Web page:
They are wondering about applying a fertilizer as well. This is about the time I would start applying just a standard fert for the summer recommended by my local distributor. Can I mix applying a fertilizer and fungicide or should I give it an interval. Fungicide is really expensive. They need 2 bags at $20 a piece, I'm charging $60, and hope that covers gas.

    What would you guys charge for setting the timer for their sprinklers as well as evaluating their lawn. I don't want to be ridiculous but feel that the time taken should be worth something.

    Thanks for any help
  2. iomonet

    iomonet LawnSite Member
    Messages: 9

    I would charge an hourly rate, high enough to cover the fuel and time of a professional.
  3. PushingupDaisies

    PushingupDaisies LawnSite Member
    Messages: 129

    Any body agree or disagree with my diagnosis of the problem?
  4. mngrassguy

    mngrassguy LawnSite Silver Member
    Messages: 2,167

    First, check each zone for the amount of water it is getting. Use a rain gage and time it. Thats the only way of knowing EXACTLY how much water the turf is getting. Next, fert and fungicide at the same time only if you are licensed to do so. Use a good 50% slow release and you should be fine. Wait, you have a dandi-digger? Never mind. GET LICENSED before doing ANY fert or fungicide.
  5. greendoctor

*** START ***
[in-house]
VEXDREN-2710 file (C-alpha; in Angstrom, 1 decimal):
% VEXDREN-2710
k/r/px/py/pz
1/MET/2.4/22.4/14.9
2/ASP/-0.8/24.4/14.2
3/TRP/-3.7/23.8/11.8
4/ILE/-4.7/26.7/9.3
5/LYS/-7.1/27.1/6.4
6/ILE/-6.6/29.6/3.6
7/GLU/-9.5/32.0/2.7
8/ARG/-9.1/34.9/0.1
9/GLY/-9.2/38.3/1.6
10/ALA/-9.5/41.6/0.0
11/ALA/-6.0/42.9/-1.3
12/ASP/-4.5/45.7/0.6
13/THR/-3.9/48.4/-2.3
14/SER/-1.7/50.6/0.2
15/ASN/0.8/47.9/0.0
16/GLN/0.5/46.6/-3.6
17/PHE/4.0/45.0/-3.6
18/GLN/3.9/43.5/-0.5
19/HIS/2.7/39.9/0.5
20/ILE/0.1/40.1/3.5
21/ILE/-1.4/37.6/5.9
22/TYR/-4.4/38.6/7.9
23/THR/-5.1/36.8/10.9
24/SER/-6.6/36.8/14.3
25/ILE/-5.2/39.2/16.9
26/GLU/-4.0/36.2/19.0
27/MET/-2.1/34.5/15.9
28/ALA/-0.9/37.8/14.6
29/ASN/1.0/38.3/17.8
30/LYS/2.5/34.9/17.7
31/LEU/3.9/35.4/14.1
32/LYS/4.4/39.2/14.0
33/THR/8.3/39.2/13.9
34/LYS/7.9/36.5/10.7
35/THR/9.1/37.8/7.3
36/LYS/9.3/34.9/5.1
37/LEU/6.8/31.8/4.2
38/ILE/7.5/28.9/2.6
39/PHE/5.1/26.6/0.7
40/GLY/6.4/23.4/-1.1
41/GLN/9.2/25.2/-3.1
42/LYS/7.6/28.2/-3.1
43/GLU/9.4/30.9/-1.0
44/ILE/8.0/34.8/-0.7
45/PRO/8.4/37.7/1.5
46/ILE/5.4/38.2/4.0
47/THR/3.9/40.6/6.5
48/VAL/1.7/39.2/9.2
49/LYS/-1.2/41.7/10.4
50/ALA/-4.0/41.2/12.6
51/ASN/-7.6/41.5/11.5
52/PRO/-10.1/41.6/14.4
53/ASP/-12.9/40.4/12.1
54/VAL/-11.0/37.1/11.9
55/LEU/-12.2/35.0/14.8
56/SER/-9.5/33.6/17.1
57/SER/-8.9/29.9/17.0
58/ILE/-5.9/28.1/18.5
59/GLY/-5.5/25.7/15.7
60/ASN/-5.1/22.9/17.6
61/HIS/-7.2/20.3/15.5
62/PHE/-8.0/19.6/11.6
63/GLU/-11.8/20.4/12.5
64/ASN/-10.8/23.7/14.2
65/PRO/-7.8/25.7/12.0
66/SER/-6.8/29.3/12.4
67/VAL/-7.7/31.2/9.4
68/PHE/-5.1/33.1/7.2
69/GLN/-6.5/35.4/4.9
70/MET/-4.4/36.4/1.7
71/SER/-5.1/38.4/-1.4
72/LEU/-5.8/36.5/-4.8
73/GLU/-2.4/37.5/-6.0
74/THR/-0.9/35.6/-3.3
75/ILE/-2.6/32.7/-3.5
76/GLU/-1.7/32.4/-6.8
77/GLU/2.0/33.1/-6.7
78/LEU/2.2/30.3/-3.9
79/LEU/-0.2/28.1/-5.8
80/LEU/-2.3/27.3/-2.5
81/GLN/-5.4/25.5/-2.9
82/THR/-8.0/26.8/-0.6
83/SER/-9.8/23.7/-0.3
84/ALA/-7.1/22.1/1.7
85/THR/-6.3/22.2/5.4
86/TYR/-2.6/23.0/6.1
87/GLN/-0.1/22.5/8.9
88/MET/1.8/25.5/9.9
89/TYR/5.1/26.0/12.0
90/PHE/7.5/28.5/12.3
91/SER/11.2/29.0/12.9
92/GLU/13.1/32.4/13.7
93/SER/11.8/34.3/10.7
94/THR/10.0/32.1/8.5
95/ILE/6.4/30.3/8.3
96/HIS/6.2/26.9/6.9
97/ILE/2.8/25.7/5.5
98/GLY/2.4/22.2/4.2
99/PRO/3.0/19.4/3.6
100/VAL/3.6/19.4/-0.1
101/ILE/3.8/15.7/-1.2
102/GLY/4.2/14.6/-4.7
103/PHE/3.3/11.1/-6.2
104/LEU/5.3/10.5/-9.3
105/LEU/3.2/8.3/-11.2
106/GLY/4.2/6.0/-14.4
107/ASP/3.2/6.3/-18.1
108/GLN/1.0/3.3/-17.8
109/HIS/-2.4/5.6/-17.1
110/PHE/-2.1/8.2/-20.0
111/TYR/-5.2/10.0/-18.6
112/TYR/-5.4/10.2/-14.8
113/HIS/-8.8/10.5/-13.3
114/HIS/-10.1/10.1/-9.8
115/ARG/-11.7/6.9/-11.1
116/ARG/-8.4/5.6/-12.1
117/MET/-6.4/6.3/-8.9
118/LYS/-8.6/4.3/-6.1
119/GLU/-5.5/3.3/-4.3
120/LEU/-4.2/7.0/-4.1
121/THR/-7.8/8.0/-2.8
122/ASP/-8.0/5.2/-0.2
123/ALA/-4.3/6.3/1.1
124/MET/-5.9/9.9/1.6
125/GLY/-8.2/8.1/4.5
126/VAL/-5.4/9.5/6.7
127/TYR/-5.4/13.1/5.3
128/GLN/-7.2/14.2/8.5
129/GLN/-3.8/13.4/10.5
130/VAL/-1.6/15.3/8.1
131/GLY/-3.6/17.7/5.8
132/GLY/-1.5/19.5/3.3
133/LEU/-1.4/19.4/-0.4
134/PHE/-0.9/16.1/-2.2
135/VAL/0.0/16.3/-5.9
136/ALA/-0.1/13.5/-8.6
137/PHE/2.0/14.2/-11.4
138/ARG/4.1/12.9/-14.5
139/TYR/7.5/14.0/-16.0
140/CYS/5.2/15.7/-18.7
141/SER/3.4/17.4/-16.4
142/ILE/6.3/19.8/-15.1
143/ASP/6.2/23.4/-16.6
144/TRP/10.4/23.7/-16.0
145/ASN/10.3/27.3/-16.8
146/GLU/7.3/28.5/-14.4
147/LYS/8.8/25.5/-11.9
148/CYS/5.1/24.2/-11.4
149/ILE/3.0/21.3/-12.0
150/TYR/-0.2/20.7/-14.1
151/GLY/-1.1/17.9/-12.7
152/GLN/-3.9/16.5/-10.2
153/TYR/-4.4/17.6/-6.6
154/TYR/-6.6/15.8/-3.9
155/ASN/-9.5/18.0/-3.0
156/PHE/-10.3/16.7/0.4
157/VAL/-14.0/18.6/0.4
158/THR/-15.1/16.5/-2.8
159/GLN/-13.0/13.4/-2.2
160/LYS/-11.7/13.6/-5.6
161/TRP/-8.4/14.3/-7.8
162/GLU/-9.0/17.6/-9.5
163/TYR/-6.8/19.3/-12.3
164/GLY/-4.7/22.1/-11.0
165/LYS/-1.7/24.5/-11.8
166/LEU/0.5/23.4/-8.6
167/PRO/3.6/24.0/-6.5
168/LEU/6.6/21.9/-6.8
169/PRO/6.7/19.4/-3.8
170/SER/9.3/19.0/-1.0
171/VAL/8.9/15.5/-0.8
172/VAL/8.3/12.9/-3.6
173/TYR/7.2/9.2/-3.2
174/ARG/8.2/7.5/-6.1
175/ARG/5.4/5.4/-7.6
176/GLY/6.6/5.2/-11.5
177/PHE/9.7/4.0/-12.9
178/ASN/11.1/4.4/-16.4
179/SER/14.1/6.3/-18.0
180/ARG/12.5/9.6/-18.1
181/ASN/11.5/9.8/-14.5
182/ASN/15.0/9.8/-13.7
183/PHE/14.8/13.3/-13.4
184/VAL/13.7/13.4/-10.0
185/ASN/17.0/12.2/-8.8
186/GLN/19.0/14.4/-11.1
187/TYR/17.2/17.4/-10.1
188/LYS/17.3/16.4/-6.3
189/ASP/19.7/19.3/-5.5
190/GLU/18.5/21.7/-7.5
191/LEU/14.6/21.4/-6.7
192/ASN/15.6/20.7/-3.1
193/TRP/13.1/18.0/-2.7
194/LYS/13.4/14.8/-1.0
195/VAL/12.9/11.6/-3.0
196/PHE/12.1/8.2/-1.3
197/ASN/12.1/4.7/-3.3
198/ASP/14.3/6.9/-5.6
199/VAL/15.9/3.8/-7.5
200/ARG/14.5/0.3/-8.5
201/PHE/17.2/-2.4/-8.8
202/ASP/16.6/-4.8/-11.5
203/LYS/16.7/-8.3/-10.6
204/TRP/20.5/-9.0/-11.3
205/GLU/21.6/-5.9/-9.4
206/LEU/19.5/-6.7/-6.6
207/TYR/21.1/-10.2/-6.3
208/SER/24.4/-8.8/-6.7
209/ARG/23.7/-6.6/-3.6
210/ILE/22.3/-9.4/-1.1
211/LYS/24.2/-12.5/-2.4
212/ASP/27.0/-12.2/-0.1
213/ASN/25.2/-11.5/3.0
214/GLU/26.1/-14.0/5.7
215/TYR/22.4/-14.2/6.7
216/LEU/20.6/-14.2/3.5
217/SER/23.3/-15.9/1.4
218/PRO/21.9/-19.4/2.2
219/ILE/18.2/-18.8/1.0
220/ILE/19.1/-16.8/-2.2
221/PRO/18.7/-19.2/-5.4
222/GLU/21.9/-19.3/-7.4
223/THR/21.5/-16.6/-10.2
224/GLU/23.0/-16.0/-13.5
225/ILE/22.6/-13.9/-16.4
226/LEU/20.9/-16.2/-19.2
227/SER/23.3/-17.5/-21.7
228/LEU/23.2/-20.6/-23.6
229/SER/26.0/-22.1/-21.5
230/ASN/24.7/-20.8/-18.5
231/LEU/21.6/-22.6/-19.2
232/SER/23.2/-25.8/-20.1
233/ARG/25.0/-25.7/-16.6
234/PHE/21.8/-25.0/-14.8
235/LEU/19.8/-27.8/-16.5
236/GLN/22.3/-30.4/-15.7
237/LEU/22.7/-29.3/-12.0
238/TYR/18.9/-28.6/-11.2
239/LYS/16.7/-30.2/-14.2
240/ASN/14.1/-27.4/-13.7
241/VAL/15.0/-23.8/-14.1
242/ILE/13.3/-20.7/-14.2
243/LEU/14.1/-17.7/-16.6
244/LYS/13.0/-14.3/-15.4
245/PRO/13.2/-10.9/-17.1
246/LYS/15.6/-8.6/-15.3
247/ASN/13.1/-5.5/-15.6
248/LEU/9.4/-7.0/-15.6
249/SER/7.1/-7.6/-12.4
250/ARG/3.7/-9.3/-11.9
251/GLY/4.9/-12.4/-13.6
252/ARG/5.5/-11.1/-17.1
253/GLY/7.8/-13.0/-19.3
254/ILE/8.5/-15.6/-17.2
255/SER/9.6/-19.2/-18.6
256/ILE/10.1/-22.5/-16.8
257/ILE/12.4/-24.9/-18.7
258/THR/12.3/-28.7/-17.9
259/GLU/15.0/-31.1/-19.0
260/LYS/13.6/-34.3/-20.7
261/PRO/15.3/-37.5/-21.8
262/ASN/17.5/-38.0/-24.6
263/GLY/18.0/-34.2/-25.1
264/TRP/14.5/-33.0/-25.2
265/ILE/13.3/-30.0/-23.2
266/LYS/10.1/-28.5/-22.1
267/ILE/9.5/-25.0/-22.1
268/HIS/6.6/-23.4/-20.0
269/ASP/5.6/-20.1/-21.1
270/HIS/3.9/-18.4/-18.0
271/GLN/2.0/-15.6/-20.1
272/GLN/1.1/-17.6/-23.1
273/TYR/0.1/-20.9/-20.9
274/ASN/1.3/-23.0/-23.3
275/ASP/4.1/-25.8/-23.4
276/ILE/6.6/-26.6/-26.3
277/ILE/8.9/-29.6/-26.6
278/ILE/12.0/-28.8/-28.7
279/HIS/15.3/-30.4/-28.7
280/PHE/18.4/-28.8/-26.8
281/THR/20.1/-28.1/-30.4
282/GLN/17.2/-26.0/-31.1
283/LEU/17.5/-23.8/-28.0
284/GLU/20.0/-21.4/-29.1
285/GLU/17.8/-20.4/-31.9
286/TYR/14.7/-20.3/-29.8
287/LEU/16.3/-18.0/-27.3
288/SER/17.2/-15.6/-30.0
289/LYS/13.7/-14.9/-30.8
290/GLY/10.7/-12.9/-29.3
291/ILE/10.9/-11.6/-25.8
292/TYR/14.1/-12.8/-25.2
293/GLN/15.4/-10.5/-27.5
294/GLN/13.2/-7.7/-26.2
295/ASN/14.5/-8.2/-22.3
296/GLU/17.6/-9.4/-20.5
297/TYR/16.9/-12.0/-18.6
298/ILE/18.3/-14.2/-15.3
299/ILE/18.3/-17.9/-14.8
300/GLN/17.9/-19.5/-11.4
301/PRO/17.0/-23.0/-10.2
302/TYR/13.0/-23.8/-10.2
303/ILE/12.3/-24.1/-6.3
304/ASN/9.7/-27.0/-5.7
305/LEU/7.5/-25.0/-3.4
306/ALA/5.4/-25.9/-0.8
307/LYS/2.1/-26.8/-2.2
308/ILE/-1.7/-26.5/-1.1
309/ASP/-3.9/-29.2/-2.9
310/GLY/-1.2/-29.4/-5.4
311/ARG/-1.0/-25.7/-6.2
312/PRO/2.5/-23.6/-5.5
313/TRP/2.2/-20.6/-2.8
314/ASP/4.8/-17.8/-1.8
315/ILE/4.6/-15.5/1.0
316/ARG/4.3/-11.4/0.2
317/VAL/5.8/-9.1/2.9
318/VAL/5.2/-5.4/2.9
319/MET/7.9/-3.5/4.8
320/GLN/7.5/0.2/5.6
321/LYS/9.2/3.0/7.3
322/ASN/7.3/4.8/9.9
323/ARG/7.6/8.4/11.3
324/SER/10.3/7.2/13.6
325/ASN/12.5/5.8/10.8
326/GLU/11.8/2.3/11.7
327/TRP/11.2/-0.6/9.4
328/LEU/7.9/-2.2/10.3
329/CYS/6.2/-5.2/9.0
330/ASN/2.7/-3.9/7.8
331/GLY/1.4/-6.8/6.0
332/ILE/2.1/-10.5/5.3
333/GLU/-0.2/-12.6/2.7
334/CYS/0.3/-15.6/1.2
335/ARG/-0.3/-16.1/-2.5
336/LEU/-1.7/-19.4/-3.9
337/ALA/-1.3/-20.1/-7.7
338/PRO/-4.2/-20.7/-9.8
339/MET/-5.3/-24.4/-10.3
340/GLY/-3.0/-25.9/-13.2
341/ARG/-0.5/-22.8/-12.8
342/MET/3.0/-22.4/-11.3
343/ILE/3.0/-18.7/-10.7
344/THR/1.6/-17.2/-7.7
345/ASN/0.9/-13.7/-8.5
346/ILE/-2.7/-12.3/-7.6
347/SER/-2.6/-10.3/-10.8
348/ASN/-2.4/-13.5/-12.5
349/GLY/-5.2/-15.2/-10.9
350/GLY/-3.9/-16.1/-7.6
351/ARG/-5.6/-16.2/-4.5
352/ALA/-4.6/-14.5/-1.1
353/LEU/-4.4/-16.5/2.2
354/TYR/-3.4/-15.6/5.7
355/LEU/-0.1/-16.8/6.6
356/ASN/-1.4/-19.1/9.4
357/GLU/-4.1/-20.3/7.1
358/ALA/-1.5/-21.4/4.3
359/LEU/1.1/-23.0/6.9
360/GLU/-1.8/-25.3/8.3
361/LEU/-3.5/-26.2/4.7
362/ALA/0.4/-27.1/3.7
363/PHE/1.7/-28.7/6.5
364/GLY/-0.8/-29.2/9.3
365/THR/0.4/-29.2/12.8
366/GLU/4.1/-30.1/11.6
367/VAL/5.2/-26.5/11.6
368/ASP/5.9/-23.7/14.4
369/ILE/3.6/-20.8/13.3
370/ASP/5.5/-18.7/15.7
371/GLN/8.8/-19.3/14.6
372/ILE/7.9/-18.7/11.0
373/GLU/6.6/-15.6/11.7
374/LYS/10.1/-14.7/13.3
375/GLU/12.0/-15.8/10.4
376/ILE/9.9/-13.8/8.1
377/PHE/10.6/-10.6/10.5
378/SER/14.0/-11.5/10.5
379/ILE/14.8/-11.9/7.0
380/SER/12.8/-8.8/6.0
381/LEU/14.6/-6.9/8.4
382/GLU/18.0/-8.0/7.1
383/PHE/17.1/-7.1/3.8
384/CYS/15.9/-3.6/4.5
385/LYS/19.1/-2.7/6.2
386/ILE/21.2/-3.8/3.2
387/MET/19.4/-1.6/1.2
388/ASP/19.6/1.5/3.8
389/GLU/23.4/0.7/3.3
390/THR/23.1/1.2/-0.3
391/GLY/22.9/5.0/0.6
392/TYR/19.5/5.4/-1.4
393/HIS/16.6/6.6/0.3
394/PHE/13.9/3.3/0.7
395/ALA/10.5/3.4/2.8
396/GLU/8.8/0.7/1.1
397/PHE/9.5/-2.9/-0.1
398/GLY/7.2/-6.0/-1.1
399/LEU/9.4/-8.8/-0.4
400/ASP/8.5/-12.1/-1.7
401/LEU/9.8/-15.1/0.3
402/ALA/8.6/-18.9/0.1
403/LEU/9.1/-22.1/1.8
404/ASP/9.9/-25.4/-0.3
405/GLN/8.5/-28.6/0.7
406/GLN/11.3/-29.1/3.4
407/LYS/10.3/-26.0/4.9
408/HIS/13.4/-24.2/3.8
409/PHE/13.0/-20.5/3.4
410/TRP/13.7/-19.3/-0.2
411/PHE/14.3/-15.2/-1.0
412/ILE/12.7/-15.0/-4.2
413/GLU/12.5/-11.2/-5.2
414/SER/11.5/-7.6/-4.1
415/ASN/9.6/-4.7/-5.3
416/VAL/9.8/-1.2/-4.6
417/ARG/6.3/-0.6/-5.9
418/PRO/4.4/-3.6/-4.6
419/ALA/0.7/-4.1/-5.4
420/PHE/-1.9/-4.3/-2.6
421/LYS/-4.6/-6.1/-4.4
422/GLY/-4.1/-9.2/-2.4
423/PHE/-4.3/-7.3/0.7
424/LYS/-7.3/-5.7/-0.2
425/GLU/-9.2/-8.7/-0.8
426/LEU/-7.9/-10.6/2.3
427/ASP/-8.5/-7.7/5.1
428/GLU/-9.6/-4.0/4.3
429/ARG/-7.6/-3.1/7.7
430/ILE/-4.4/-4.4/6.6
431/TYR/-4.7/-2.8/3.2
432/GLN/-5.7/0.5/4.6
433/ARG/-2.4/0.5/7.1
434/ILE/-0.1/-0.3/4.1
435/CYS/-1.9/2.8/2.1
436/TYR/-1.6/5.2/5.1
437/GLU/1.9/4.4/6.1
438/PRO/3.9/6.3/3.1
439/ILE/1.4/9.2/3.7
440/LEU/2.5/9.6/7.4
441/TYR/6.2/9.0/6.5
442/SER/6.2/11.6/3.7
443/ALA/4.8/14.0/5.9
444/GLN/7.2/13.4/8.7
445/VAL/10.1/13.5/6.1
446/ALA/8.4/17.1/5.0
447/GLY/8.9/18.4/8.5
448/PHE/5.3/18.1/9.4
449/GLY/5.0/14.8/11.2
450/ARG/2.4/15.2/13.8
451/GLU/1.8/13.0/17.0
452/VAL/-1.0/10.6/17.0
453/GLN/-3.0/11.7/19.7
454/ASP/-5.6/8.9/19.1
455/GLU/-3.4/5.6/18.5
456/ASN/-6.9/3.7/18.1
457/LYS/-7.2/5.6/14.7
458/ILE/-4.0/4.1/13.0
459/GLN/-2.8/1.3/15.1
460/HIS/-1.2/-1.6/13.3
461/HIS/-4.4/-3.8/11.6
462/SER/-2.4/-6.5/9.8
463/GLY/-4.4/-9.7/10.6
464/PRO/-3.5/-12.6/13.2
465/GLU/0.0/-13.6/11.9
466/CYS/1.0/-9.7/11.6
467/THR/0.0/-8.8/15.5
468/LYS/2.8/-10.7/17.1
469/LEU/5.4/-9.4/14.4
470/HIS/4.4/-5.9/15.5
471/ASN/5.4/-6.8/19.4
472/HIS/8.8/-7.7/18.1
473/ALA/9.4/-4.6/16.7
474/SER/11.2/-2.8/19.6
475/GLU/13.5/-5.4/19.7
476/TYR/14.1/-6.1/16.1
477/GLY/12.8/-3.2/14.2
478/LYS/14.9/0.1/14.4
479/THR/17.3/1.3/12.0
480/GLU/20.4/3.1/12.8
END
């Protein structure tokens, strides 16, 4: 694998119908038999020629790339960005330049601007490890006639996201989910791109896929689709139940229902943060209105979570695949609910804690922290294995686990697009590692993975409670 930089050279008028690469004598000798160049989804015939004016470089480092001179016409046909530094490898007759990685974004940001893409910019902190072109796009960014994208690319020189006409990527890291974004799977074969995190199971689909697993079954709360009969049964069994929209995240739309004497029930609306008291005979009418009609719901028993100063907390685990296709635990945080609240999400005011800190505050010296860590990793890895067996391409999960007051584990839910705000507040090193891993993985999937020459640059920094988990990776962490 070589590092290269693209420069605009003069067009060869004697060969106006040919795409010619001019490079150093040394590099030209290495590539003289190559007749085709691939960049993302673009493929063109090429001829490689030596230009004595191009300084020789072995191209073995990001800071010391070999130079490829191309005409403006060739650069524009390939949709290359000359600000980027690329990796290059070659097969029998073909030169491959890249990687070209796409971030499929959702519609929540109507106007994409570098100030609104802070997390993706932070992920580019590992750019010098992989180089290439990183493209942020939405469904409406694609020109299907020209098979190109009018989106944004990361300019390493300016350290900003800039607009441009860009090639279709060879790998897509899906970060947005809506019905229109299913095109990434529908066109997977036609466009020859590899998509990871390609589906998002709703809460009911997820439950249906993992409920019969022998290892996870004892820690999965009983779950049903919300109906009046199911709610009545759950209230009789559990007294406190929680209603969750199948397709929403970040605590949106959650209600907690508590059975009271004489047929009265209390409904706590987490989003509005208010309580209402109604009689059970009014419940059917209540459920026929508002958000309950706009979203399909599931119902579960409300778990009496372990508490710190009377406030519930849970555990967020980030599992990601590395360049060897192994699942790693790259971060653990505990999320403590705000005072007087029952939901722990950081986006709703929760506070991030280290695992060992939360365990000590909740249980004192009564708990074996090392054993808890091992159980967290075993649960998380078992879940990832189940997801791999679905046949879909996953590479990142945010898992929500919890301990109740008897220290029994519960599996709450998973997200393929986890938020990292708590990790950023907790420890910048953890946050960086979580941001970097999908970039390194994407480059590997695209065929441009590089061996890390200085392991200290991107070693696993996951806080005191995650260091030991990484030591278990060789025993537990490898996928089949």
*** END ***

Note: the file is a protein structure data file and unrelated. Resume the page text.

greendoctor LawnSite Fanatic
    Messages: 9,975

    Could this job be better handled by a professional applicator? I have landscaper friends that I do not refer to in quotations because they have my respect. Why? Whenever a problem comes up that is over their head, they do not run to the hardware store trying to buy homeowner products to attempt treatment. BTW, doing that is illegal. Instead they turn the job over to me. I am a certified applicator with 15 + years of experience. This is all I do. I don't mow lawns, trim trees, haul leaves, install landcaping or irrigation. I concentrate on total health management of lawns and landscapes. If I am treating a lawn, I have control over how often and how much it is irrigated or I do nothing on that lawn at all. No point in me fertilizing the lawn in such a way to promote healthy growth and disease resistance if it is going to be watered incorrectly. No fungicide is going to save a lawn that is incessantly drowned.